Monday, May 07, 2007

Diversity Series

Two Steps To The Right, Then Two Steps To The Left
By Lindsay Cooper

It was a formal reception in which classical music was playing in the background and champagne and hor d’oeuvres were served in the upstairs room of the “Firebird” restaurant located in Midtown Manhattan. Within half an hour my father, Douglas Cooper, the groom was married to Barbara Benisch, a tall slender woman dressed in a silk white long dress with her blonde hair pinned up. They appeared like a typical bride and groom.

Soon after the quiet and elegant ceremony, everyone aged 50 and under piled out of the restaurant into the crisp afternoon air and the caravan of eager party guests set out towards the New Jersey skyline for the festive reception party. Arriving in Mountain Lakes, New Jersey, I walked into a small, cozy suburban house and heard the loud beats of drums and the scratching sounds of spoons running up and down a washboard wafted into my ears.

Suddenly, a traditional style wedding was turning into an unexpected non-traditional evening. The crowd was extremely diverse: from suburban Jews to Louisiana Bayou natives. I’ve never met nearly half of these people. Walking through crowds of people chatting and drinking, I made my way to the bride’s small, quaint living room, which was filled with dozens of people dancing closely together. I could feel the heat rising as everyone’s feet and hands moved quickly to the pulsing sounds of the Louisianan band.

My father introduced me to a woman named Lisa, known as “Zydeco Lisa” who was dressed in tall black boots. She taught me the basic Zydeco steps. “It’s quite simple,” Lisa said, “you move your feet two steps to the left and then two steps to the right.” As I followed her moves to the beat of the music, she told me that Zydeco dancers develop their own variations based on the simple two-step.

As I left the dance area shortly to catch some fresh air, Lisa strolled over to me and immediately explained to me how she got involved in Zydeco music by attending concerts and lessons at studios held throughout New York City and New Jersey. She also said it only took her a short amount of time to master this type of dancing because she had previous experience in other similar types of dancing that used a lot of the same steps. She enjoys Zydeco dancing, almost on a daily basis and is even interested in becoming a Zydeco dance instructor.

Zydeco is a modern form of Creole music from Acadians, which developed soon after World War II. It is a popular kind of music based on the accordion and rooted in the southern Louisiana Creole culture. Today, Zydeco has adapted many pop music elements like the blues, soul, disco, rap, and reggae using modern musical tools such as the drums, electric and steel guitars, saxophones, horns, and keyboards. Songs may be sung in English, French, and Creole.

As the evening progressed, I noticed that the Zydeco culture my father and his new wife were passionate about attracted quite a few older eccentric people. Another couple named Jeffrey and Laura who I talked to at the wedding party knew the bride and groom from Zydeco lessons they all took together in the city. They were an older couple that initially appeared quite serious and conservative— one would not have guessed that they were experts in this type of Cajun style dancing. Both of them told me how much you have to appreciate live music to really enjoy this kind of dancing.

An hour later, they were confidently swinging each other across the dance floor. Another guest who I spoke to was a younger man named Arturo who also became very interested in Zydeco dancing because he felt that it was not a competitive and high pressure activity like some of the other types of dancing. To him, Zydeco dancing is “simple fun” and a very relaxed activity that helps distress him from life’s other stressors.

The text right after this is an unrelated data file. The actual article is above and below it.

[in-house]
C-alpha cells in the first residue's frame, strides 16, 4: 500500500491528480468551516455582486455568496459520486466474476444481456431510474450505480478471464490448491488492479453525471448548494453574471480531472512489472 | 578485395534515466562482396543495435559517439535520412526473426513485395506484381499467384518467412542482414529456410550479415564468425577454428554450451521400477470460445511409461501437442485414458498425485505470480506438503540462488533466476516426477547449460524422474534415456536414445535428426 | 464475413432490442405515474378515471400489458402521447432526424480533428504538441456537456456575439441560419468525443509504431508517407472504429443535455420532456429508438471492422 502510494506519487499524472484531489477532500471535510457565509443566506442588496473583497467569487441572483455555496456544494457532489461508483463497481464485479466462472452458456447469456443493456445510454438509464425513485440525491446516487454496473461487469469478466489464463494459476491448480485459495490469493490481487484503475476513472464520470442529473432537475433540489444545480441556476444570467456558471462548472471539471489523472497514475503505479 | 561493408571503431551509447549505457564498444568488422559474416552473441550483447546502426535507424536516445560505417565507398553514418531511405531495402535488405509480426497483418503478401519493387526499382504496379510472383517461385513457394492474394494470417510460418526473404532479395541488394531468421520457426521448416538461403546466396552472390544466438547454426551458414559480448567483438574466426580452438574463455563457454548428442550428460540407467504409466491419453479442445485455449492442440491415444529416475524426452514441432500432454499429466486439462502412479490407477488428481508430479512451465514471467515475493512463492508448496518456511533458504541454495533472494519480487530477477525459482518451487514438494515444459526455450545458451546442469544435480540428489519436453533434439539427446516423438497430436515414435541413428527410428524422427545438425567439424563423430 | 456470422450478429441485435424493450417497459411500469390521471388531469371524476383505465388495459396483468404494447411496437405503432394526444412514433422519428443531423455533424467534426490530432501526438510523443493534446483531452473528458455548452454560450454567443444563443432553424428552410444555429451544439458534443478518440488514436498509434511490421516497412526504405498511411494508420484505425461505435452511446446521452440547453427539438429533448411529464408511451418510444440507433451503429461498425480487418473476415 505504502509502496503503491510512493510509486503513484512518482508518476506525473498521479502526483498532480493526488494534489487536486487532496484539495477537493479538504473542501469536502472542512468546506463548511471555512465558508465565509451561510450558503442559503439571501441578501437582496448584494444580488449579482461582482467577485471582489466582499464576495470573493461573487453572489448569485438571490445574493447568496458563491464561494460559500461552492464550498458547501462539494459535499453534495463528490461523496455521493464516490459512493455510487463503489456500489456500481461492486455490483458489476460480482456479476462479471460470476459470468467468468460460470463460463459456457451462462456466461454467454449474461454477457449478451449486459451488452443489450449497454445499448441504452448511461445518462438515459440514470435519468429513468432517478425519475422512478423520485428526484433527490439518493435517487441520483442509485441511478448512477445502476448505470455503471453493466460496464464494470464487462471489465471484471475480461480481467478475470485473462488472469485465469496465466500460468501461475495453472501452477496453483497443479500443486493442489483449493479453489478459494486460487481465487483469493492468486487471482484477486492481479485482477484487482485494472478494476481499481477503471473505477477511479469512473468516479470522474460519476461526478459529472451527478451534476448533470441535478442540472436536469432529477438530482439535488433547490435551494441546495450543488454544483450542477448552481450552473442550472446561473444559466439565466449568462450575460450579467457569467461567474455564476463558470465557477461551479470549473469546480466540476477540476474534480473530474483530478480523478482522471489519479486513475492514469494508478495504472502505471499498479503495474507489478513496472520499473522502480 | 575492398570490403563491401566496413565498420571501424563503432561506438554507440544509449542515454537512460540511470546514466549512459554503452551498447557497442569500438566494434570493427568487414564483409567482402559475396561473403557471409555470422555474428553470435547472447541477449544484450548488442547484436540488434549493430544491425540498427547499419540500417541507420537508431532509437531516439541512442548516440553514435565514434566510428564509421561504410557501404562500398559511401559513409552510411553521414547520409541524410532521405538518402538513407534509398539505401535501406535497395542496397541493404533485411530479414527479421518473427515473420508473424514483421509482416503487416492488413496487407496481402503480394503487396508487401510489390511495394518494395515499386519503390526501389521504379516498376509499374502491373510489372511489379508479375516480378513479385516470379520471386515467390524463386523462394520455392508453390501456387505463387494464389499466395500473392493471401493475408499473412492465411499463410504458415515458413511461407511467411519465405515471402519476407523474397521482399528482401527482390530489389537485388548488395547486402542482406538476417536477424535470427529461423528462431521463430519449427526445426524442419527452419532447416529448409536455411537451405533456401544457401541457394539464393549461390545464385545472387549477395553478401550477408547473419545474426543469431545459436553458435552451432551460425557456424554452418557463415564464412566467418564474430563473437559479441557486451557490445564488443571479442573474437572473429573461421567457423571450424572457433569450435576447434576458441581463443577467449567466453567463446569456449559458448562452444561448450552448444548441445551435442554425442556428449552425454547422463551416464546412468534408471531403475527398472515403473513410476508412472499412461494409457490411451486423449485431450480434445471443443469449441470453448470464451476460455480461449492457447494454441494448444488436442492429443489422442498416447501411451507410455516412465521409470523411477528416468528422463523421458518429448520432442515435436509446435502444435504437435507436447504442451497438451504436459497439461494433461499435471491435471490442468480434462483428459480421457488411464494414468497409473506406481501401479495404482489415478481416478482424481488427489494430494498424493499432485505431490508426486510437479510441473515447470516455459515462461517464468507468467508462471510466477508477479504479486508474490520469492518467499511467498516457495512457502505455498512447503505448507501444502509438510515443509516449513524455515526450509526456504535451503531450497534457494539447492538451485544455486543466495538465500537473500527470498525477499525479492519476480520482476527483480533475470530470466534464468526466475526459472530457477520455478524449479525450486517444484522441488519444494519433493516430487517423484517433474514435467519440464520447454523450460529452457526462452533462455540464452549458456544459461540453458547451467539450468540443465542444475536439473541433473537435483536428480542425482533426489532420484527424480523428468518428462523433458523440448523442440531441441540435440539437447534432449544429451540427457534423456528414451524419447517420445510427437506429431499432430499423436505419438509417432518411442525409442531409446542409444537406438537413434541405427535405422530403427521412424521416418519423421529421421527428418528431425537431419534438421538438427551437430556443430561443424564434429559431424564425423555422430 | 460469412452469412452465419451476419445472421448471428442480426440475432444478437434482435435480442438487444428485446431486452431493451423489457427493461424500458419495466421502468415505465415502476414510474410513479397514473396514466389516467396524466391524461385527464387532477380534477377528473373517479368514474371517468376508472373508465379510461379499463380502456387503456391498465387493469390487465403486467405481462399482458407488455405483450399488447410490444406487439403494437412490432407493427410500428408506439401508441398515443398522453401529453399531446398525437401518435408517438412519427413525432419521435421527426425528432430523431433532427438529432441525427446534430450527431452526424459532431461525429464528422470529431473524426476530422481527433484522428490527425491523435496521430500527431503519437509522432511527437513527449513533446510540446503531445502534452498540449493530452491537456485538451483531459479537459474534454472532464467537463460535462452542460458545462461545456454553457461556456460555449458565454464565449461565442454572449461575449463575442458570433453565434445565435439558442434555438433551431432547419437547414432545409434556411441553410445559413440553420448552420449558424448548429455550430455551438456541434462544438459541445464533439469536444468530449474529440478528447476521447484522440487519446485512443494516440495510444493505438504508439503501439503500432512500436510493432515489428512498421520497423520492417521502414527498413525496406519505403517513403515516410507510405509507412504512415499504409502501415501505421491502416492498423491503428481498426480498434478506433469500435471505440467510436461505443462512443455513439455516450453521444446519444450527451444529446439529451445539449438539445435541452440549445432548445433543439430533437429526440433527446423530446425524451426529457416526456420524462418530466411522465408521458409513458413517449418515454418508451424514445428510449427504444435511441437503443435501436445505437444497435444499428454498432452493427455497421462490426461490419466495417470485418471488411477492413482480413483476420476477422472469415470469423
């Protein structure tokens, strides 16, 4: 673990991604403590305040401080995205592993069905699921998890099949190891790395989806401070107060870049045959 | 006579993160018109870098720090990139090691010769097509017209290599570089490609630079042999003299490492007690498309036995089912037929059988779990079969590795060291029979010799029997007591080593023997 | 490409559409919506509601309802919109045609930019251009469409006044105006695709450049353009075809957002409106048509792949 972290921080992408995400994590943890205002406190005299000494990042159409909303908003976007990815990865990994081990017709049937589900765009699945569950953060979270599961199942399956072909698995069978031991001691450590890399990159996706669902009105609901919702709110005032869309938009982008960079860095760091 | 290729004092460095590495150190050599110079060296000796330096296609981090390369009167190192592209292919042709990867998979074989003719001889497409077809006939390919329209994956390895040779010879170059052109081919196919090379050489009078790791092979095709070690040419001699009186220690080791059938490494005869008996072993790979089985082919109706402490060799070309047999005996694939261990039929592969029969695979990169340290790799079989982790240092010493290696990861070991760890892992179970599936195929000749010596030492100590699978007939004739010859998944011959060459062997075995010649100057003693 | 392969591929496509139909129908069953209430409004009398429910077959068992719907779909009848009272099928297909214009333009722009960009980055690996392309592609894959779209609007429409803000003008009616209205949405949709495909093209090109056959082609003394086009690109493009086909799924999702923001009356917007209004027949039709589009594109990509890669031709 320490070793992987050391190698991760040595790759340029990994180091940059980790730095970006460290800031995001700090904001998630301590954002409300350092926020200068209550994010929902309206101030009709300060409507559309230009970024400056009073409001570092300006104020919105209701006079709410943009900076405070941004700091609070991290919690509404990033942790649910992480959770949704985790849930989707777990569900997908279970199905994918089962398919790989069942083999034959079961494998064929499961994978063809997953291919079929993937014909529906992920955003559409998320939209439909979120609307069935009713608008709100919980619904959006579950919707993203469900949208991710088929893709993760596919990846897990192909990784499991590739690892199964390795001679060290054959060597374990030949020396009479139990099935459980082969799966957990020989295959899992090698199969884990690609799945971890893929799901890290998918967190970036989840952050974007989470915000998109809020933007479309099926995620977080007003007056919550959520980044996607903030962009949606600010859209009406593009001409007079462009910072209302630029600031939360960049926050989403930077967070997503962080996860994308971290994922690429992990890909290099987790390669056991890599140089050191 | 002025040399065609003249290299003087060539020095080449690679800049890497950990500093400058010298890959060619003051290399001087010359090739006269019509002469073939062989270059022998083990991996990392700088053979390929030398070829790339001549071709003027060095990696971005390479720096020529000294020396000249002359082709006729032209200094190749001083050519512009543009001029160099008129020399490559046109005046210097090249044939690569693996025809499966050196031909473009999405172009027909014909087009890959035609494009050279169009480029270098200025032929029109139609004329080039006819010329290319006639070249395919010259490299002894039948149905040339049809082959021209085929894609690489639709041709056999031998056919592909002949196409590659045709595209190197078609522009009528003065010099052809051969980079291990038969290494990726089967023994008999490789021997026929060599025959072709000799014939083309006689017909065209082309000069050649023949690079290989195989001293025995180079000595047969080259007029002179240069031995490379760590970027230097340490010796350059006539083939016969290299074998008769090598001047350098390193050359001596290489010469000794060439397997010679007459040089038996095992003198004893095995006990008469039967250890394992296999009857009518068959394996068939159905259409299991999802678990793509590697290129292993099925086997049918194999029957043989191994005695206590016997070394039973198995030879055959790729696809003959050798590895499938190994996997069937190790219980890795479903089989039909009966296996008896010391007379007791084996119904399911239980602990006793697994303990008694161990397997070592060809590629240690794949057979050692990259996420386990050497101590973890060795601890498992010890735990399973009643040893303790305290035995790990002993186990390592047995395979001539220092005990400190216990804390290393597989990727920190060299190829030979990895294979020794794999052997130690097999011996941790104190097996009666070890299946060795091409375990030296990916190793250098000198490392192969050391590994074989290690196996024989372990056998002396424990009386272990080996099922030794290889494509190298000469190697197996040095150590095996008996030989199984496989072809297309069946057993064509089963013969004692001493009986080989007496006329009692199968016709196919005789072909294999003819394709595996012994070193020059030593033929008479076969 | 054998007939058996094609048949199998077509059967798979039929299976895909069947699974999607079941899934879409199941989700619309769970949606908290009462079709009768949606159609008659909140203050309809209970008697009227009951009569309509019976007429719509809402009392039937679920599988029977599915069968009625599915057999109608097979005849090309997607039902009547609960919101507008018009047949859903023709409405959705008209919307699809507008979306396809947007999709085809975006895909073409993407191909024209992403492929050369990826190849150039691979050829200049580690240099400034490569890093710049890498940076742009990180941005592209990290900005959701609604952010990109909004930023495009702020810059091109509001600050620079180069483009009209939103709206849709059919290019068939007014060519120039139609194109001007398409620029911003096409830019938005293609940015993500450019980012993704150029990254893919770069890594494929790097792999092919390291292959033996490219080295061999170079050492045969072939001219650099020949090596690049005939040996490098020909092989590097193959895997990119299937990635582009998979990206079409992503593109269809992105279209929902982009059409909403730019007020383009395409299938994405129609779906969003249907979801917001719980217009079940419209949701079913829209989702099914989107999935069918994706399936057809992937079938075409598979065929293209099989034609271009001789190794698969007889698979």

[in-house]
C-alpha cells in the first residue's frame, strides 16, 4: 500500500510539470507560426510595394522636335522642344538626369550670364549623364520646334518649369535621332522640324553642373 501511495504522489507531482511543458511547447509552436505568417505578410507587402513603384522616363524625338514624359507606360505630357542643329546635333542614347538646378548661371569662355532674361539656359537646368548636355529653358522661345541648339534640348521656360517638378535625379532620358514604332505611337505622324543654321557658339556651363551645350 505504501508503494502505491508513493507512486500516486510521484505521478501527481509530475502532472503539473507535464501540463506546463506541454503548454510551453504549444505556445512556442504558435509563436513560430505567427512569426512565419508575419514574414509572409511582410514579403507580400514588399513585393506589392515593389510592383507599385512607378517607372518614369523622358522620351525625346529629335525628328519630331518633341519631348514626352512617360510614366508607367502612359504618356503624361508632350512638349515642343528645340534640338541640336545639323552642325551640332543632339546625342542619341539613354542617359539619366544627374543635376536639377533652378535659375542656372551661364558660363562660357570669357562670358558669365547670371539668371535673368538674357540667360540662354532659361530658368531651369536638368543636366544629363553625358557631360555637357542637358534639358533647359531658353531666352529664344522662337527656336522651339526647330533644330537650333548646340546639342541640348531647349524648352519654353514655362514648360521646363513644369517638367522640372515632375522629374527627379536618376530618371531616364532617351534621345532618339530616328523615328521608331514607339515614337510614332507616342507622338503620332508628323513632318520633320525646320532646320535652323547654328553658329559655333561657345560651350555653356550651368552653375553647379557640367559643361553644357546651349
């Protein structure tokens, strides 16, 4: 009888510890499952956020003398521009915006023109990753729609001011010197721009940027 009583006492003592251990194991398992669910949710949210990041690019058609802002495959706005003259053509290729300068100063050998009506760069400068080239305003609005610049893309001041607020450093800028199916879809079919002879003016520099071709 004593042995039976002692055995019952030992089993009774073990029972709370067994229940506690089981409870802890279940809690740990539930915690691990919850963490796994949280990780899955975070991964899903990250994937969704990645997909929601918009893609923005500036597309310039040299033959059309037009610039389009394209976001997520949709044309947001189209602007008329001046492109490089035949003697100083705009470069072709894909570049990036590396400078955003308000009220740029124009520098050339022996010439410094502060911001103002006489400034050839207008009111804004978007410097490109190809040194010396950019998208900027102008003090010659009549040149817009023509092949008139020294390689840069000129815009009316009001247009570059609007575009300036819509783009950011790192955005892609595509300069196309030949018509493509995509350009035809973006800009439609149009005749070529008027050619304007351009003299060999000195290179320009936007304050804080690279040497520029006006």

Although most of the people at the reception were quite experienced and fully involved in the Zydeco culture, the band members truly represented the essence of this southern folk scene. The band was originally formed by Chubby Carrier who started this family orientated music group in Louisiana. His brother, Troy Carrier, known as Dikki Du, played the drums.

The band has been around for eight years now and is currently touring New York. In a brief discussion with Neal Carrier, the youngest band member and son of Dikki Du, he expressed his passion for Creole style music as a traveling musician. Carrier, also known as “Zydeco Neal” plays the Scrub board. He explained to me how Zydeco music and dancing has influenced a large part of his identity growing up and that performing it across the country reveals a sense of familial pride.

The other band mates are Charles LeMark Jr, Kevin Carrier, and Levi Rivers. Charles LeMark Jr., known as “Big Red” or “Cool Daddy” plays the drums and has played with Chubby Carrier for two years. Kevin Carrier plays the bass and is the nephew of Roy Carrier. Levi Rivers is the new member of the “Krewe” and plays the guitar. He is very experienced in Zydeco dance particularly the two-step and the slow bunny hop. “I didn’t even think twice about hiring this band for the wedding—they are just very friendly and always attract a large crowd of people” my father informed me.

At the end of this eventful and unforgettable night, it became clear what the craze and excitement of Zydeco dancing was all about, which attracted many older, working city dwellers like my dad. It is a vibrant, and loud folk type of dancing that has gained popularity among a variety of people because it also creates a strong social network of people. This holy union today occurred because of the unordinary and energetic hobby of Zydeco dancing that brought two of these soul-searching individuals together.


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